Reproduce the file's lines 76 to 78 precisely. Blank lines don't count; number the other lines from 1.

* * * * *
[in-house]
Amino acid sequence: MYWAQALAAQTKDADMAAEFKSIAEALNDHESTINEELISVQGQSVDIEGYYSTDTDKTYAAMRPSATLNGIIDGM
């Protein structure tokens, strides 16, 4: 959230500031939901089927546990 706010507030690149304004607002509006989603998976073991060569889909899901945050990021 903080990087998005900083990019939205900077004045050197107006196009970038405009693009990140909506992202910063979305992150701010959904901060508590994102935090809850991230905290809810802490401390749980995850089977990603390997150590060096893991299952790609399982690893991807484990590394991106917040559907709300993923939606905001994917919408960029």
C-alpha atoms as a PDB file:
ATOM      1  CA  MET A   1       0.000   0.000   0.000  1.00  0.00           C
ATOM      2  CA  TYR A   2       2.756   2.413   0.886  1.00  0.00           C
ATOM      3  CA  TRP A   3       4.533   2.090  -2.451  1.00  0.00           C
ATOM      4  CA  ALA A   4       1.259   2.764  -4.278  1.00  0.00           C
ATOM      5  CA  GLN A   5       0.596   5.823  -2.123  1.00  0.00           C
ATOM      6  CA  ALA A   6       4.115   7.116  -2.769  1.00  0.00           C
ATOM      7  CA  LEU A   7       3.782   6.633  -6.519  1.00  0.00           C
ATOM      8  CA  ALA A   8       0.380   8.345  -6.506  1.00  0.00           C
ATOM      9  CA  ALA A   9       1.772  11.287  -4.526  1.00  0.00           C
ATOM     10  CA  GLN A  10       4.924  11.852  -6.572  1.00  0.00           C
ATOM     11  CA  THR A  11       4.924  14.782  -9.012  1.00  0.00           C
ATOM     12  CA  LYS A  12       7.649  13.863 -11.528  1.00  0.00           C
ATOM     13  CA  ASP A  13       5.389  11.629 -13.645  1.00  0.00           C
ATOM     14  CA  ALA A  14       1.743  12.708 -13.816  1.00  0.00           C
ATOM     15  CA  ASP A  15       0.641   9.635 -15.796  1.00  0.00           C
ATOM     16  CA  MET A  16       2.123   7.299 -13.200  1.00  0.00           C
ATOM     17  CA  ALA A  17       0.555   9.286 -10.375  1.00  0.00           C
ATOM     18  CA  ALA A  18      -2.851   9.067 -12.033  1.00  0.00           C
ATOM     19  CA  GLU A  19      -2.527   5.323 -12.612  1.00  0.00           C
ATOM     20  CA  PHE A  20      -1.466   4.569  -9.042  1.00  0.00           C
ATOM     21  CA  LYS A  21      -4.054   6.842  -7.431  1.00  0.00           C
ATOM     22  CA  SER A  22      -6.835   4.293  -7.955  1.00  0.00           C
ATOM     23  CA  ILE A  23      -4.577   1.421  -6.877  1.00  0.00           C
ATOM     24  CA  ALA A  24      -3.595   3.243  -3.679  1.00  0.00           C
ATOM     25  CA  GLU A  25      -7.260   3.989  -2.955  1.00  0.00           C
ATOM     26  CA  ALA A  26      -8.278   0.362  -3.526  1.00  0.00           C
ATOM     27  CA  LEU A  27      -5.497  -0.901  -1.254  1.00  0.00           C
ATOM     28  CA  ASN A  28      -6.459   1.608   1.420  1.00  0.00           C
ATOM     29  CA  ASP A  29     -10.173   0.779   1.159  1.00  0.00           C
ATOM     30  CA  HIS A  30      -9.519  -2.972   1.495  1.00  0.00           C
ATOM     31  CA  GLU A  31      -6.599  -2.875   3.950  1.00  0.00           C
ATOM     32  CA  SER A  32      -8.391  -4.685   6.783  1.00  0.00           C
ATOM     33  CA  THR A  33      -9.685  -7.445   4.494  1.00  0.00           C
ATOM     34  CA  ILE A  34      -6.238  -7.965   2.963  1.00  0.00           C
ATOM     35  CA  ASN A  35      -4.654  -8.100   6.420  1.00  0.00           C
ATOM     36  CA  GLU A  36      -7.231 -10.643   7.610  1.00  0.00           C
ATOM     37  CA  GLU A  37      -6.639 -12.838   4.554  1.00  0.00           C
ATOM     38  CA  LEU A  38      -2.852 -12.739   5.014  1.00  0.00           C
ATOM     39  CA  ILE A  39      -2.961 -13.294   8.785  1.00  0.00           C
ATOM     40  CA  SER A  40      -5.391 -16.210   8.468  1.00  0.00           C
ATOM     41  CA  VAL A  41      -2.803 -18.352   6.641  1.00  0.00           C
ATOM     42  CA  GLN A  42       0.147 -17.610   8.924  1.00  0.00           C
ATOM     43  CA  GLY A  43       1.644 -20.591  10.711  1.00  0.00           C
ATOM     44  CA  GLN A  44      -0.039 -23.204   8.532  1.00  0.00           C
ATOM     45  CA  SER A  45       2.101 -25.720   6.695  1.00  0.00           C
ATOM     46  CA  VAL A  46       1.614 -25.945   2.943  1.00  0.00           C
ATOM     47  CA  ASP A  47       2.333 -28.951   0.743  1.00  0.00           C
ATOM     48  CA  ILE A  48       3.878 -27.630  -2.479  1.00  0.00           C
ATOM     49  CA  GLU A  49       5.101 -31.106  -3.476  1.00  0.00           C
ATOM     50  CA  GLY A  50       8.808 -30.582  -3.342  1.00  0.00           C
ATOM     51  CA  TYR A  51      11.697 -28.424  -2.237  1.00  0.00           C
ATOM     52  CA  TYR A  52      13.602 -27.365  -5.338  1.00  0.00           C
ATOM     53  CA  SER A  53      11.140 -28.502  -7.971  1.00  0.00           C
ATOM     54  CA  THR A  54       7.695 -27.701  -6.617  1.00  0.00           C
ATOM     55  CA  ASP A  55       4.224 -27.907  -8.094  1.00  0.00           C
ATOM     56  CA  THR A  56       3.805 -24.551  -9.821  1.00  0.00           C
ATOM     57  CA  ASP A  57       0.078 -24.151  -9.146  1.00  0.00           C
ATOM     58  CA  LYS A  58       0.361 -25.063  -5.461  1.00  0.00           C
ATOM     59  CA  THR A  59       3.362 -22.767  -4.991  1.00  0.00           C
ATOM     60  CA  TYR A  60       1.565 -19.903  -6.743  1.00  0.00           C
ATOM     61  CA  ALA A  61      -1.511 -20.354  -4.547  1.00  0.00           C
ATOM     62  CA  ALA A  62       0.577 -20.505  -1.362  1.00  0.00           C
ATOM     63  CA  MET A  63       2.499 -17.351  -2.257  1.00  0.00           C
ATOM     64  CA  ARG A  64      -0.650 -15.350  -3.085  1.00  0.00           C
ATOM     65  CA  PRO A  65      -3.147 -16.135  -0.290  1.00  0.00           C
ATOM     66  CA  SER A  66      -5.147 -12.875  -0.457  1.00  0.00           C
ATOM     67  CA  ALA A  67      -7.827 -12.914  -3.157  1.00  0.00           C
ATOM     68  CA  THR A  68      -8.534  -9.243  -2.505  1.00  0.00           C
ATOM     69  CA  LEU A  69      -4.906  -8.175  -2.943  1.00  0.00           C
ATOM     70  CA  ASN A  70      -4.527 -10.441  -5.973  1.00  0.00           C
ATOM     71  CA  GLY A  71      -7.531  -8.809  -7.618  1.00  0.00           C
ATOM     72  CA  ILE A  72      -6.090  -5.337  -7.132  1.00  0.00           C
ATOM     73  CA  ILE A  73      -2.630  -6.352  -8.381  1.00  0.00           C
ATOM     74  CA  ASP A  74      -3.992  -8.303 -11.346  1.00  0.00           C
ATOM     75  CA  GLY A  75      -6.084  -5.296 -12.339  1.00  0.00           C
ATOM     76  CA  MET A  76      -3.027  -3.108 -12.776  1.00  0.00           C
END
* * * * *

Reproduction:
ATOM     72  CA  ILE A  72      -6.090  -5.337  -7.132  1.00  0.00           C
ATOM     73  CA  ILE A  73      -2.630  -6.352  -8.381  1.00  0.00           C
ATOM     74  CA  ASP A  74      -3.992  -8.303 -11.346  1.00  0.00           C